What is the purpose of an RCD?

 

 

As far as safety goes, electricity is one danger that you don’t want to leave up to chance. A safety switch(Also known as an RCD-Residual Current Device) is designed to activate and trip(turn off) the circuit if current leakage is detected, all in a fraction of a second. The purpose of a safety switch is to protect you, your loved ones and anybody visiting/working at your property or workplace from an electric shock which can potentially kill.

Safety switches will turn off when there is a faulty appliance, water in an electrical fitting, rodent’s chewed through cables or even something as simple as drilling a screw into a wall to hold your picture frame up that nicks a screw going in.

Remember- An RCD is designed to save lives, and it is vital to ensure they work in the event of an electrical incident!

If your appliance is faulty and your RCD does not trip within the required time, fatal and harmful injuries such as electric shock can occur. Regular safety switch testing can help you avoid dangerous occurrences in your home and business.

The Test Man can make sure your RCD is working efficiently, so you are protected if this type of electrical fault occurs. It is vital for every business to undertake RCD testing to ensure the safety of its staff members. RCD testing is prescribed in AS/NZS 3760:2010.

Our industry knowledge ensures you meet the correct safety standards in order to operate effectively as a business.

All residences and workplaces should have at least one safety switch installed even if it was years ago, as power circuits require one.

The rules have changed over the years, and the latest copy of the rulebook AS/NZS 3000:2018 has significant changes listed. If unsure if you have the required protection, seek advice from The Test Man to ensure you are up to the current standard.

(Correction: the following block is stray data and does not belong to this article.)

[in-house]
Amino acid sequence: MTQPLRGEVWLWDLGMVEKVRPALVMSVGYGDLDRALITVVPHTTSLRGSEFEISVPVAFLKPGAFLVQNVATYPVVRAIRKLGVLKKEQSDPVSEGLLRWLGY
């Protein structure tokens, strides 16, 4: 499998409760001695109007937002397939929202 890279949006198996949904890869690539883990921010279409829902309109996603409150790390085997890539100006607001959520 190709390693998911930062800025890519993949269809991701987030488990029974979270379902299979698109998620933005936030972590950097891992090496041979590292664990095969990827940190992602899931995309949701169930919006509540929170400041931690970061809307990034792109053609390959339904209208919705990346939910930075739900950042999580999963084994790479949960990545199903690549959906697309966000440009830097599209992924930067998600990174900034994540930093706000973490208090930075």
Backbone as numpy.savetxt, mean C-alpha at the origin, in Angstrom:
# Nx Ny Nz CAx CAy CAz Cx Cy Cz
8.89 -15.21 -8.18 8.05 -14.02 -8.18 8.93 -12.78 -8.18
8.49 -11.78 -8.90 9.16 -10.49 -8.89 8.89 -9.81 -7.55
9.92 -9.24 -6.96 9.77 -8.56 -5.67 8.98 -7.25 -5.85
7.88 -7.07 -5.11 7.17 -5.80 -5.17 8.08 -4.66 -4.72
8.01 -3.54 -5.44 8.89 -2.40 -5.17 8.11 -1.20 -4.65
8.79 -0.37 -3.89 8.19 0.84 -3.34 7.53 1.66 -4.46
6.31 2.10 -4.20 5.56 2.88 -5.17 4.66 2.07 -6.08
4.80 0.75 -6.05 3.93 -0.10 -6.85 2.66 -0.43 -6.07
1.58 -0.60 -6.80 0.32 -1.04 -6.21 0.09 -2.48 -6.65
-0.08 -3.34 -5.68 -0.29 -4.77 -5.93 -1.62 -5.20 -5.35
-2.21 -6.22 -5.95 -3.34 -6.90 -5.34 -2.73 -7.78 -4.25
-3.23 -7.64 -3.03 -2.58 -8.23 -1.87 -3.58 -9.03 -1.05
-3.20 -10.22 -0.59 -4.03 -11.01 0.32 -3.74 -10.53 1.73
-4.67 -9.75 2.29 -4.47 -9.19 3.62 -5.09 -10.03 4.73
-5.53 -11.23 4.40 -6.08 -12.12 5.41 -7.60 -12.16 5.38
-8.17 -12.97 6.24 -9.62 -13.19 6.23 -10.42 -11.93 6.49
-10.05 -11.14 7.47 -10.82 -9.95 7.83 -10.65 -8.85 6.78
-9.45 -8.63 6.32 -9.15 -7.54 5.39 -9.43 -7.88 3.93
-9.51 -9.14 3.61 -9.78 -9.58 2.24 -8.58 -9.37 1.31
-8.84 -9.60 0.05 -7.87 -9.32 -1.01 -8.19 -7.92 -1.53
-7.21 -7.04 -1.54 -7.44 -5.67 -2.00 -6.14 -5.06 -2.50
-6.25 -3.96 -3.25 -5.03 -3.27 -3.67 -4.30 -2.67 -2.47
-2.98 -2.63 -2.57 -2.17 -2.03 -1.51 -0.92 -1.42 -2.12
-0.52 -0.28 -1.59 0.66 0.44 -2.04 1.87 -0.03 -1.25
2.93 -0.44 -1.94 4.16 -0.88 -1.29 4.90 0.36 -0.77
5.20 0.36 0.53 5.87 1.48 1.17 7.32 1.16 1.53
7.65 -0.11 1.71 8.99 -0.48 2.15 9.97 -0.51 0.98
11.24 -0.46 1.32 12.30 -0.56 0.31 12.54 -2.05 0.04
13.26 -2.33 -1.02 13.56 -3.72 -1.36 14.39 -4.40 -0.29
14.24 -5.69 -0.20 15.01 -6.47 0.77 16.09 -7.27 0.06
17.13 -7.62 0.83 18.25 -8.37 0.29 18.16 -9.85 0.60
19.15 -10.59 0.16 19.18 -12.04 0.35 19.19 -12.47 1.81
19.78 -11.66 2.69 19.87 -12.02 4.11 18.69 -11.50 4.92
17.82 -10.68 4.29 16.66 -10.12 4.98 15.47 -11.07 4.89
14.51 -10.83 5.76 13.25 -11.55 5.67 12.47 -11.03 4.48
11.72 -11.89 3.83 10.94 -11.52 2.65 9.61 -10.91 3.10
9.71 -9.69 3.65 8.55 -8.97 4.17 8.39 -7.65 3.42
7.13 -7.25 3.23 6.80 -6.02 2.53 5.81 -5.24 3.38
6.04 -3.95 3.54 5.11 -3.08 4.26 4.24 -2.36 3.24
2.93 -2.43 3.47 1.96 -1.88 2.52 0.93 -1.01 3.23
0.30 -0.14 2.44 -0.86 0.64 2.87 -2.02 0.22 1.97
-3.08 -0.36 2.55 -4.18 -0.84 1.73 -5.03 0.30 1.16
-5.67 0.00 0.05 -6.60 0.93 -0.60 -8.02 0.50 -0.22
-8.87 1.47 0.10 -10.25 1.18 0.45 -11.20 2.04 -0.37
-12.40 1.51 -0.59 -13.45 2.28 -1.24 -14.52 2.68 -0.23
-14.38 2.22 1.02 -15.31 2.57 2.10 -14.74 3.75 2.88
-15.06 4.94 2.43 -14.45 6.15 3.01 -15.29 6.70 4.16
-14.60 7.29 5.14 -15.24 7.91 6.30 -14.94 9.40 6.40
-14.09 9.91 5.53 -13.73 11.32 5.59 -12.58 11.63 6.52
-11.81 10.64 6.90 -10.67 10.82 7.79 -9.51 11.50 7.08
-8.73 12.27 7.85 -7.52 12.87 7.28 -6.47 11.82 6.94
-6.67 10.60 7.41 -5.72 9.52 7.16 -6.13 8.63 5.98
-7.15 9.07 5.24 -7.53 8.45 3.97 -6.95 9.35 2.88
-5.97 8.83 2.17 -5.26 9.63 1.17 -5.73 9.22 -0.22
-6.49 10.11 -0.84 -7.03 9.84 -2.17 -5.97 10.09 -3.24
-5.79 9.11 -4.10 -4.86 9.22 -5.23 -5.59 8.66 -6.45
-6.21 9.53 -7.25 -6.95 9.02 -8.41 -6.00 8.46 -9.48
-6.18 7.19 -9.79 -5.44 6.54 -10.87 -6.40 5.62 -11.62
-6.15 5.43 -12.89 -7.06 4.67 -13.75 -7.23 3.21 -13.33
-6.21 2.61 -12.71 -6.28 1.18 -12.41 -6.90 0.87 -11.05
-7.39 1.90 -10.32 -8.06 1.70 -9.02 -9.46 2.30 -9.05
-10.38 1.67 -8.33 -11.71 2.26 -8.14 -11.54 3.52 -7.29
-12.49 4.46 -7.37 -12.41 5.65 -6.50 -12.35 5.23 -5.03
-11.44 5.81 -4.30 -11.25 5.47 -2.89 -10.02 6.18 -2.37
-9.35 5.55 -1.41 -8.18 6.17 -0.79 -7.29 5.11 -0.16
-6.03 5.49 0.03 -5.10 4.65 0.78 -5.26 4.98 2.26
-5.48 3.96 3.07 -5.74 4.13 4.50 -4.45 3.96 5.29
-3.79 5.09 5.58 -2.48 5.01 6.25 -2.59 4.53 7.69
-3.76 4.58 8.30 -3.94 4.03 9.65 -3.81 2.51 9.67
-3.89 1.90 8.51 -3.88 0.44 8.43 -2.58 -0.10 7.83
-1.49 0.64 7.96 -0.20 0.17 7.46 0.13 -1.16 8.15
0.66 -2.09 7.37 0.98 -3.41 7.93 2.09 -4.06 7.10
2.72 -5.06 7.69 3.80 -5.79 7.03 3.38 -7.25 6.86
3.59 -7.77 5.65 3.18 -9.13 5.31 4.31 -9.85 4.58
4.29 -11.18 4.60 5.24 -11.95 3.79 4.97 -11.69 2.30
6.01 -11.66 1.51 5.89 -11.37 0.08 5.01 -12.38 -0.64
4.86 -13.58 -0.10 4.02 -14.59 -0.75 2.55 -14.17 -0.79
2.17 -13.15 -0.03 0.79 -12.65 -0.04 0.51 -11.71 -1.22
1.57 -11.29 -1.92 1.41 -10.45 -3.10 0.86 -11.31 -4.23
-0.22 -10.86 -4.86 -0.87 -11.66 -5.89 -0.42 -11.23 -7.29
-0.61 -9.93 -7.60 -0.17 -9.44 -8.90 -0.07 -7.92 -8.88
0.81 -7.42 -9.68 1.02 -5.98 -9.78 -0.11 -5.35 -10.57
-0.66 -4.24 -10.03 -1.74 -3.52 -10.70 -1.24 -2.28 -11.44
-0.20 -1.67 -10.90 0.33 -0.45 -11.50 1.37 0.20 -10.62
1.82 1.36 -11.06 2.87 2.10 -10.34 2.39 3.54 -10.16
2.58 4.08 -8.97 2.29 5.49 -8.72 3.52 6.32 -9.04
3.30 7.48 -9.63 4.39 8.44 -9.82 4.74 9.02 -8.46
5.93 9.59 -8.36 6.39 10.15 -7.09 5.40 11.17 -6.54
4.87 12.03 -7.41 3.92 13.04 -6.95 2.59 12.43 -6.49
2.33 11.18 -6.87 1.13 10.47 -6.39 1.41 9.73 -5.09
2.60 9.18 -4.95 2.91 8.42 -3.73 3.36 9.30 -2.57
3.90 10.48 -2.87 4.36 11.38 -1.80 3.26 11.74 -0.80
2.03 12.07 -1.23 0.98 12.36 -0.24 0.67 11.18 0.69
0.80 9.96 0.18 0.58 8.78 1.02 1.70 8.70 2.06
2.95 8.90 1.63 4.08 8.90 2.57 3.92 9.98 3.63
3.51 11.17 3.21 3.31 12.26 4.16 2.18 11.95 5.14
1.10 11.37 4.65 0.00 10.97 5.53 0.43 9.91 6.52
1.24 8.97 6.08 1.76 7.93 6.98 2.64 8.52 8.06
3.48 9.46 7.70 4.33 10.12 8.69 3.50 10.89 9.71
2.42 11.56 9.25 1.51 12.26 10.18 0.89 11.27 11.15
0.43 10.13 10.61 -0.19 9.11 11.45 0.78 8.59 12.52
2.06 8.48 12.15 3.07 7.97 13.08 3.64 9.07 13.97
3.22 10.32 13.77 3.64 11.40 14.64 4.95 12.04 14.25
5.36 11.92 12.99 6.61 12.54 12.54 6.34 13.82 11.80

Only the circuit that the safety switch is installed on will protect you, and instead of just being on the power circuit, you should consider having them installed on all individual circuits including lights, air-conditioning, oven, hot water and pool equipment circuits just to name a few.

In accordance with AS/NZS 3760:2010, RCD’s need to be regularly checked to ensure they respond to any fault as they are designed to do, within a certain time frame. Failing to trip in the required time, can be problematic and fatal if anybody is to receive an electric shock off the equipment or circuit.

WHS regulations also state that it is a requirement that all businesses have RCD’s protecting all hostile environments and it is a necessity to have the RCD’s tested in accordance with AS/NZS 3760:2010. This is known to be in date by leaving a test tag on the front of the board or somewhere easily visible.